Abe's support rate takes a hit from security Bills

TOKYO • Japanese Prime Minister Shinzo Abe's support rate fell nearly 10 points to 37.7 per cent in a poll released yesterday, the first since his ruling bloc pushed forward legislation marking a dramatic shift in the nation's post-war defence policy.

The approval of the security Bills by the Lower House of Parliament sparked large protests from voters, who worried that the changes violate the pacifist Constitution and could entangle Japan in a United States-led war.

The legislation will now be deliberated in the Upper House.

The survey by Kyodo news agency, conducted last Friday and yesterday, showed 51.6 per cent disapproved of Mr Abe's government.

The fall in support was within the range analysts had predicted, but it was the first time Mr Abe's disapproval rating had topped 50 per cent since he took office in December 2012 with promises to bolster Japan's defences and reboot the stale economy.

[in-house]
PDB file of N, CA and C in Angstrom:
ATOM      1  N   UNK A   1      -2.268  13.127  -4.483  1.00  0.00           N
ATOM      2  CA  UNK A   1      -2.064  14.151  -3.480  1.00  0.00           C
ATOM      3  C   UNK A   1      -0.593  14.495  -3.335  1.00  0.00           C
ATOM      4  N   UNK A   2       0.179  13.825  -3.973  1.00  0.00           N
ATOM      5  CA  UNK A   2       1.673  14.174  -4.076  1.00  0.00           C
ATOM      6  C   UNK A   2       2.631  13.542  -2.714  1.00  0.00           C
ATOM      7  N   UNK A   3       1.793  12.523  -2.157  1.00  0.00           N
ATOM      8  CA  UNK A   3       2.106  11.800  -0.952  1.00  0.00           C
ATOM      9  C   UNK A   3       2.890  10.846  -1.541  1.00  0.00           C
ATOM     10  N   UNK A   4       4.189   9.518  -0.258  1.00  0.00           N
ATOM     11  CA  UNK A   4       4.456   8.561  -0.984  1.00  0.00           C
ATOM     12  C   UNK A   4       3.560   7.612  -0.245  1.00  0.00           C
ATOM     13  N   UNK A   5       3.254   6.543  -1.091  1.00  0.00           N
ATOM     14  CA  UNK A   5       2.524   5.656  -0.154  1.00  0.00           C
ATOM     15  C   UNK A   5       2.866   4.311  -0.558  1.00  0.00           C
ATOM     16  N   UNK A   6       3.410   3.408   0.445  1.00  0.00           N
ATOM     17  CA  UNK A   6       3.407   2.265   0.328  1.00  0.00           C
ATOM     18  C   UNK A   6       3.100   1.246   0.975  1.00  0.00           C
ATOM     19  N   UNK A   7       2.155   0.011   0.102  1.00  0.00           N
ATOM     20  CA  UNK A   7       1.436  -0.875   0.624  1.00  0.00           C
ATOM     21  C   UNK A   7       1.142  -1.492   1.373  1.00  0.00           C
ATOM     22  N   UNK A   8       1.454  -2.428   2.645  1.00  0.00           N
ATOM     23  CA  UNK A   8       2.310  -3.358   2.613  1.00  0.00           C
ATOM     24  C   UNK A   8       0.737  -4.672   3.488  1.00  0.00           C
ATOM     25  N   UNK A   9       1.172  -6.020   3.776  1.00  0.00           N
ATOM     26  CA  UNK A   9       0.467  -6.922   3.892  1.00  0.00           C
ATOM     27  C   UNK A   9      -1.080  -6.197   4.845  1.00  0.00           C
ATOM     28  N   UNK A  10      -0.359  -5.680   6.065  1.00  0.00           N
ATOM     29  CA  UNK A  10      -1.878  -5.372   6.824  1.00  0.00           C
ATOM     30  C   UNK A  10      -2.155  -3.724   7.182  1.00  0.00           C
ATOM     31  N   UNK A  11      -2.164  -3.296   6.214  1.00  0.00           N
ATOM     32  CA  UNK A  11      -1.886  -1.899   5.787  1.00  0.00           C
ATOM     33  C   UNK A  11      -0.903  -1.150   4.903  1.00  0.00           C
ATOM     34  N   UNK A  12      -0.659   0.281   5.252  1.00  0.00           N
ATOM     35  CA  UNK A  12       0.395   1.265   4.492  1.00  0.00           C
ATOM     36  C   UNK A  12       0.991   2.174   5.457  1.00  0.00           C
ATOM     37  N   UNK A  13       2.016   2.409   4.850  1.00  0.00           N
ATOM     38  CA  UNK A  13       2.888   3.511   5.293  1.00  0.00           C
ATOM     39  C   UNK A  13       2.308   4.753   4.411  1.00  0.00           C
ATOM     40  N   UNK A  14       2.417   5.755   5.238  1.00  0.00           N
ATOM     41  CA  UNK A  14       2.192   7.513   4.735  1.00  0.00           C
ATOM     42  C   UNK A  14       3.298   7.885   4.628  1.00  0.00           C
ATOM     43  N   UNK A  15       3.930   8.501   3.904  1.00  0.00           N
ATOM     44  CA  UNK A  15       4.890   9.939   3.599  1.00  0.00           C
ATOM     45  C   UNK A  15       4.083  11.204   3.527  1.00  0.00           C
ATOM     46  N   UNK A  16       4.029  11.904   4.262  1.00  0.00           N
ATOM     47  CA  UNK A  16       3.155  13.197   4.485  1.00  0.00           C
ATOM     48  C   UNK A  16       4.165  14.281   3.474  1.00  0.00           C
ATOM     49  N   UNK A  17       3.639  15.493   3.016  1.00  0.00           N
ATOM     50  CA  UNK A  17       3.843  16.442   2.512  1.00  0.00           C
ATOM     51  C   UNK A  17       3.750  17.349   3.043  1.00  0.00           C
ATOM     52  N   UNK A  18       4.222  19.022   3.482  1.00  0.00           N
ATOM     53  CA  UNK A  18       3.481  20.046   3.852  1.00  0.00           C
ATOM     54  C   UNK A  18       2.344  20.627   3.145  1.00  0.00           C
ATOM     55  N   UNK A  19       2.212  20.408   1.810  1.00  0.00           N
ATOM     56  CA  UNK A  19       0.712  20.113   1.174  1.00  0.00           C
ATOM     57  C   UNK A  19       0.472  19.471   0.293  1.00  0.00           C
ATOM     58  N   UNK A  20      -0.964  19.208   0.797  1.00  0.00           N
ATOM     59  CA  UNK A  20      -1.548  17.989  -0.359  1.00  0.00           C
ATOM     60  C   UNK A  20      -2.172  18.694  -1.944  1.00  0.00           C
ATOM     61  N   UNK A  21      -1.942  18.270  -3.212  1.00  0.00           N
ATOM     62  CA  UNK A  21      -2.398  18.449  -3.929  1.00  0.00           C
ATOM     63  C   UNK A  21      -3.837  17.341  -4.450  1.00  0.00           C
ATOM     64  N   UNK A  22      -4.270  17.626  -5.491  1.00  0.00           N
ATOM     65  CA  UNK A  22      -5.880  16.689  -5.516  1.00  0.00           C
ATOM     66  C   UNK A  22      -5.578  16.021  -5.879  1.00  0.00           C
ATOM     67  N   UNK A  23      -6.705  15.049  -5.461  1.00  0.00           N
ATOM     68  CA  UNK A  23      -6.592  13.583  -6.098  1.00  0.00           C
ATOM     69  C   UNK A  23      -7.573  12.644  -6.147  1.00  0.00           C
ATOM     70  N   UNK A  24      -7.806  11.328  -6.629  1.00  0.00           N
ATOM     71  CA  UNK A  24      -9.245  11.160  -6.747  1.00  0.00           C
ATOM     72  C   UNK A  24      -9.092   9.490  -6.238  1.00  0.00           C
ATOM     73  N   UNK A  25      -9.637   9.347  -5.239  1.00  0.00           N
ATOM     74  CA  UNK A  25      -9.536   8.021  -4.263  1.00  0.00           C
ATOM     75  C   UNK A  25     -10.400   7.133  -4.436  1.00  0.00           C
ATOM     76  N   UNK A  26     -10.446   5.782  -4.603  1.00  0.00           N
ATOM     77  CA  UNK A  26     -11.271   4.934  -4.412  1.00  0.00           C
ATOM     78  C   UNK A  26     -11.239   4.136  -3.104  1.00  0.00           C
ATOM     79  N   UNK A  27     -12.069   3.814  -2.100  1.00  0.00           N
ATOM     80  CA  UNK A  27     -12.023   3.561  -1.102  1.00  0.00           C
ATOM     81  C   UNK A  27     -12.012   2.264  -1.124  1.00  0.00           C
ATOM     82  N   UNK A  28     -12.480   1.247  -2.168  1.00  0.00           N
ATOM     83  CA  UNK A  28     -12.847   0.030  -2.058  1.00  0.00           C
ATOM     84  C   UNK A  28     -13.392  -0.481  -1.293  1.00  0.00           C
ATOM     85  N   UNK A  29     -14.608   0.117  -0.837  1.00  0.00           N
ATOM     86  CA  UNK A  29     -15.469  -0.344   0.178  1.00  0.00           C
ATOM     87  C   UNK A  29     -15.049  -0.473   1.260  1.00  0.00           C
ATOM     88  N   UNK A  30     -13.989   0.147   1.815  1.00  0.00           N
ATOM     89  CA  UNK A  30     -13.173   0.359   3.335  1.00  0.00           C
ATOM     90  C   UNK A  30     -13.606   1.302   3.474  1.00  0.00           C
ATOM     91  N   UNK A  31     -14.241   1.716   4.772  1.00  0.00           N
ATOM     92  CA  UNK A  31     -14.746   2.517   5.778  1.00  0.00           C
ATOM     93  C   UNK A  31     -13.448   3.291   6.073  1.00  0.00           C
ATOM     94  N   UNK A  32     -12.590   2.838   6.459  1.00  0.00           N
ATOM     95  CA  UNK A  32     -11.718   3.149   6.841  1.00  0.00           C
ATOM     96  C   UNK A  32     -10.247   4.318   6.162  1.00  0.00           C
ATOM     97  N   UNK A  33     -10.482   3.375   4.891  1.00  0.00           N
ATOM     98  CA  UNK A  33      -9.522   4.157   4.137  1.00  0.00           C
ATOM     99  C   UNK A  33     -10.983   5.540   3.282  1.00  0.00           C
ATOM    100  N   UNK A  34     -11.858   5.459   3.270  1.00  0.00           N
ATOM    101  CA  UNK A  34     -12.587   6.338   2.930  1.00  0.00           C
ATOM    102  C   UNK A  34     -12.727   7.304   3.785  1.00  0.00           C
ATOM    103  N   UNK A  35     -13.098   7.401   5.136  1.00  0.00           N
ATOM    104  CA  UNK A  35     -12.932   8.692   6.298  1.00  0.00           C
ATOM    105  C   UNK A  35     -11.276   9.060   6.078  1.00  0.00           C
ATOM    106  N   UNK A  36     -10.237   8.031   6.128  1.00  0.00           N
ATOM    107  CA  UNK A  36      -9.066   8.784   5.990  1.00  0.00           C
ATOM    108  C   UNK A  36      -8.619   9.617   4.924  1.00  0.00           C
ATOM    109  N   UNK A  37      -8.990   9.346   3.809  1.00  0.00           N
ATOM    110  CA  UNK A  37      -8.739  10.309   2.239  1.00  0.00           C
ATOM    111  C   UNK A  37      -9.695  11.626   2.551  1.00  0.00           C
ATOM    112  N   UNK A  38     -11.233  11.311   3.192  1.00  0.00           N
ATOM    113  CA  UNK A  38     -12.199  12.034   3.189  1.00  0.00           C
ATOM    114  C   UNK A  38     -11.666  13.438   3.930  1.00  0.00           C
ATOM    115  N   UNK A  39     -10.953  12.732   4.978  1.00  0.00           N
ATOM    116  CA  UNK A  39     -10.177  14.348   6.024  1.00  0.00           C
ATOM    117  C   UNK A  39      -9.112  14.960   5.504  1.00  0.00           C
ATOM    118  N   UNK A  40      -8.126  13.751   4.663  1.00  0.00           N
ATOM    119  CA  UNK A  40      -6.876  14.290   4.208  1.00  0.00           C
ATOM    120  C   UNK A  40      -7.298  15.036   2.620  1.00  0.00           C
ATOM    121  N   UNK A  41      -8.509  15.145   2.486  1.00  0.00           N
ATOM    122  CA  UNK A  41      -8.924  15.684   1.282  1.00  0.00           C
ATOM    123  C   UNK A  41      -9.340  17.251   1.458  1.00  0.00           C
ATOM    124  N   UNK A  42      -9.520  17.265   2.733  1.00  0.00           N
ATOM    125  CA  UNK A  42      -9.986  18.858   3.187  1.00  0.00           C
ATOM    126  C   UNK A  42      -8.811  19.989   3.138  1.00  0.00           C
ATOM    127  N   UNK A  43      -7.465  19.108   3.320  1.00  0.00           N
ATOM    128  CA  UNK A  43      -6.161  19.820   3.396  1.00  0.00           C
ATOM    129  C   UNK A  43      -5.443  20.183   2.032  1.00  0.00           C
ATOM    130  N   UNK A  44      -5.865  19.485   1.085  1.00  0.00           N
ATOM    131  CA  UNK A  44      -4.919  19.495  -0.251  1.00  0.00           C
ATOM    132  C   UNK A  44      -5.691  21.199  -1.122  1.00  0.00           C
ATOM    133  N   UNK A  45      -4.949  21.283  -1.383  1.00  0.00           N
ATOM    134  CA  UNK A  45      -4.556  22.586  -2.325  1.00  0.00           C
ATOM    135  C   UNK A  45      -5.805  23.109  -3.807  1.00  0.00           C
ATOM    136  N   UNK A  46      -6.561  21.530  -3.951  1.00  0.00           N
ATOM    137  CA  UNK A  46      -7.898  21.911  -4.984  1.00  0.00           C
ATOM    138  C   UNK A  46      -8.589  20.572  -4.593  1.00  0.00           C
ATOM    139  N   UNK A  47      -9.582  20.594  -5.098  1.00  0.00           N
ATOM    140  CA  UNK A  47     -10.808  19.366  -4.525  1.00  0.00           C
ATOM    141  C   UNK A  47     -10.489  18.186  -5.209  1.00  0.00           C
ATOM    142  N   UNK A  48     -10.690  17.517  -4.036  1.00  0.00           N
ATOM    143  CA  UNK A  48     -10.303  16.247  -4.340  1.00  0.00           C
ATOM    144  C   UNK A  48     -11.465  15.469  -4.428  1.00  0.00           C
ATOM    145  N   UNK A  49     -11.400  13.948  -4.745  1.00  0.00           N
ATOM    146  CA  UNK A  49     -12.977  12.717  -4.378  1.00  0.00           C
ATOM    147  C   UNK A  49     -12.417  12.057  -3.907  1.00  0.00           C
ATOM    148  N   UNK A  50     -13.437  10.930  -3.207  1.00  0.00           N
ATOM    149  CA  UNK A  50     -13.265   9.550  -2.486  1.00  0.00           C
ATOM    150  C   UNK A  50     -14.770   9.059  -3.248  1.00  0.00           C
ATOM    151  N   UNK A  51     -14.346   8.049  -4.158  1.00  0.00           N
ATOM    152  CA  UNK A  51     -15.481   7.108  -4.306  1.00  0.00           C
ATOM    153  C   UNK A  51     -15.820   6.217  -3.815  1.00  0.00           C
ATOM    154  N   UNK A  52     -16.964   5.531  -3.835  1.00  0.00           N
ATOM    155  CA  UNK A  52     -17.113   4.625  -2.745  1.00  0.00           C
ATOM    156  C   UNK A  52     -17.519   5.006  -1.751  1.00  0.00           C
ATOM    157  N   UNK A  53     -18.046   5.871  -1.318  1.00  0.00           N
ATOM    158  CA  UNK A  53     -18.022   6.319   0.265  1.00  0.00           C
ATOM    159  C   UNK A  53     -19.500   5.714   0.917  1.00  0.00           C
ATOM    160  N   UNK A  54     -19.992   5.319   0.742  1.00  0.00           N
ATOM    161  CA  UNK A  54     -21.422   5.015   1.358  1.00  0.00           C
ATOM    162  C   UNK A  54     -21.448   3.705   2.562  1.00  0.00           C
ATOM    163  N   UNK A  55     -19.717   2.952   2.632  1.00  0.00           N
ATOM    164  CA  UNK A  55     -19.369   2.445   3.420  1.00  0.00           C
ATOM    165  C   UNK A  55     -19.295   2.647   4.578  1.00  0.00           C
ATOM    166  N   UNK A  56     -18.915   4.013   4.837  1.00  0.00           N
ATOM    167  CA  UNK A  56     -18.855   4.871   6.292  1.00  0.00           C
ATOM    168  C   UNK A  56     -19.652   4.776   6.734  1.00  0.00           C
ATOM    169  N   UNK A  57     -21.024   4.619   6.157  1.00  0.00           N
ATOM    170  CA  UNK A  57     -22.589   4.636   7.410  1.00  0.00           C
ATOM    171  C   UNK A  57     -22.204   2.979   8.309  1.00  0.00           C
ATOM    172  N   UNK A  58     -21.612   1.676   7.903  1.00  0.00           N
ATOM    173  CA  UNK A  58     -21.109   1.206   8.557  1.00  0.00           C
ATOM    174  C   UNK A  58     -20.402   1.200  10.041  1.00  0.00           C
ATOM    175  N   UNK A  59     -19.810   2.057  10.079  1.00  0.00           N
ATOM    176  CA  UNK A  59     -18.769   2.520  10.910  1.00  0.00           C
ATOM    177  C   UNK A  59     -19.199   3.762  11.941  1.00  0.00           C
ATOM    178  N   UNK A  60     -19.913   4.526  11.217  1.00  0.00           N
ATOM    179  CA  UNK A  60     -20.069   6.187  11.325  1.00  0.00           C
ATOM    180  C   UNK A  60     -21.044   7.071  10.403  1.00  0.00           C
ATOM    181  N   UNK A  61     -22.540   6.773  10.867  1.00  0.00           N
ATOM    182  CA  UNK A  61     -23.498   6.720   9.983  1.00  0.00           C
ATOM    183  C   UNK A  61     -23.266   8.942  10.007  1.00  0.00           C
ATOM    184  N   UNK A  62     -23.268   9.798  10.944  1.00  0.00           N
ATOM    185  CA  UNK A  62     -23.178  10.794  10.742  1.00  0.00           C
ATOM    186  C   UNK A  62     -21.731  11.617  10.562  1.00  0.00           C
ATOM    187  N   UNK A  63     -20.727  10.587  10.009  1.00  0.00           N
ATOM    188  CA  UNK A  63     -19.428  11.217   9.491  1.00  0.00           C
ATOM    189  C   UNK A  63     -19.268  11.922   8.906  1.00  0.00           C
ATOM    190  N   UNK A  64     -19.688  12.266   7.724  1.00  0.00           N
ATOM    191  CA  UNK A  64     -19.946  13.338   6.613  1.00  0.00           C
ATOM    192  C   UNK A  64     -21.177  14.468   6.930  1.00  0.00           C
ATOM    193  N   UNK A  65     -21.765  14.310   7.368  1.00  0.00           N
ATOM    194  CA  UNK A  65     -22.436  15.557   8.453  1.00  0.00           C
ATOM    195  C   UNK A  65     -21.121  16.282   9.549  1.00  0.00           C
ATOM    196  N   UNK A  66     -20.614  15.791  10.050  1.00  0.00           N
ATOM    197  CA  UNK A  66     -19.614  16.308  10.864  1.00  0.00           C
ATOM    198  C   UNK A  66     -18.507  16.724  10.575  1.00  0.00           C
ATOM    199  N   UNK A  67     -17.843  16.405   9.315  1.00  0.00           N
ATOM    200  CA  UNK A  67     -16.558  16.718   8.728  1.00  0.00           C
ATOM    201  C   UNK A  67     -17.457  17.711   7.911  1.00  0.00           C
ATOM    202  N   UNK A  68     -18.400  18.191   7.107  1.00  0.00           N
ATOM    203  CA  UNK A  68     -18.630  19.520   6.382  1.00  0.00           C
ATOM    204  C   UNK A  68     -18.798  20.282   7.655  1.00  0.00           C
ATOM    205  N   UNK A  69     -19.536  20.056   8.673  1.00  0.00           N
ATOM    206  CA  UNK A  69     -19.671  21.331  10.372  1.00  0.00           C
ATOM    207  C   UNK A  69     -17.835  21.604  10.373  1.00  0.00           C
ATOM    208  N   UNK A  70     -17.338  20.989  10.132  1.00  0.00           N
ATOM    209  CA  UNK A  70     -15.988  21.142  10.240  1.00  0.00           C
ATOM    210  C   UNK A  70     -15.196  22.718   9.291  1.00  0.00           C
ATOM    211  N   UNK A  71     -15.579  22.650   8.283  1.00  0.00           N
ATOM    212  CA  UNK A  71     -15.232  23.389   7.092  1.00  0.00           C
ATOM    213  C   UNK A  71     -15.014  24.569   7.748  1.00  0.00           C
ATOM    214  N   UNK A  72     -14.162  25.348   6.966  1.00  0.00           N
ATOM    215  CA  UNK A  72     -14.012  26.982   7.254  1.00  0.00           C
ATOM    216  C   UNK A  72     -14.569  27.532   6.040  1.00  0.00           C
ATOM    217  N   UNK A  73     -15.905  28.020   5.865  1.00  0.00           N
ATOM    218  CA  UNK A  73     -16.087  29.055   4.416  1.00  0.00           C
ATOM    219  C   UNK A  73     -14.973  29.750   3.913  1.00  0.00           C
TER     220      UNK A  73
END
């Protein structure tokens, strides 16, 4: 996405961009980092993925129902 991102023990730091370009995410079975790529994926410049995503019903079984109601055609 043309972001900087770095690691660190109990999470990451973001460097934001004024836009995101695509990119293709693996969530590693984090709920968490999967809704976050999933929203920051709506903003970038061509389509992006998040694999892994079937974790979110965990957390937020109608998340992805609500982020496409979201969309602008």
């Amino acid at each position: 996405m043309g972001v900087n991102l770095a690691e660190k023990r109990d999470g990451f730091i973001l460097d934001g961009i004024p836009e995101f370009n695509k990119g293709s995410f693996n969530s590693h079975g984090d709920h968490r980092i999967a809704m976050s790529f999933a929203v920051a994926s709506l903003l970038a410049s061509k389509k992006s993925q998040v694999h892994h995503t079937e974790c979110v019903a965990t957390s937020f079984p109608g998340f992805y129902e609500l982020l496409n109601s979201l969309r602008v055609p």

The Bills would allow Japan to exercise its right of collective self-defence, or to defend a friendly country under attack.

Mr Abe says the legislation, which would also expand the scope for Japan's military to provide logistical support to friendly countries and participate in peacekeeping operations, is vital to meet new challenges, such as from an assertive China.


A version of this article appeared in the print edition of The Sunday Times on July 19, 2015, with the headline 'Abe's support rate takes a hit from security Bills'. Print Edition | Subscribe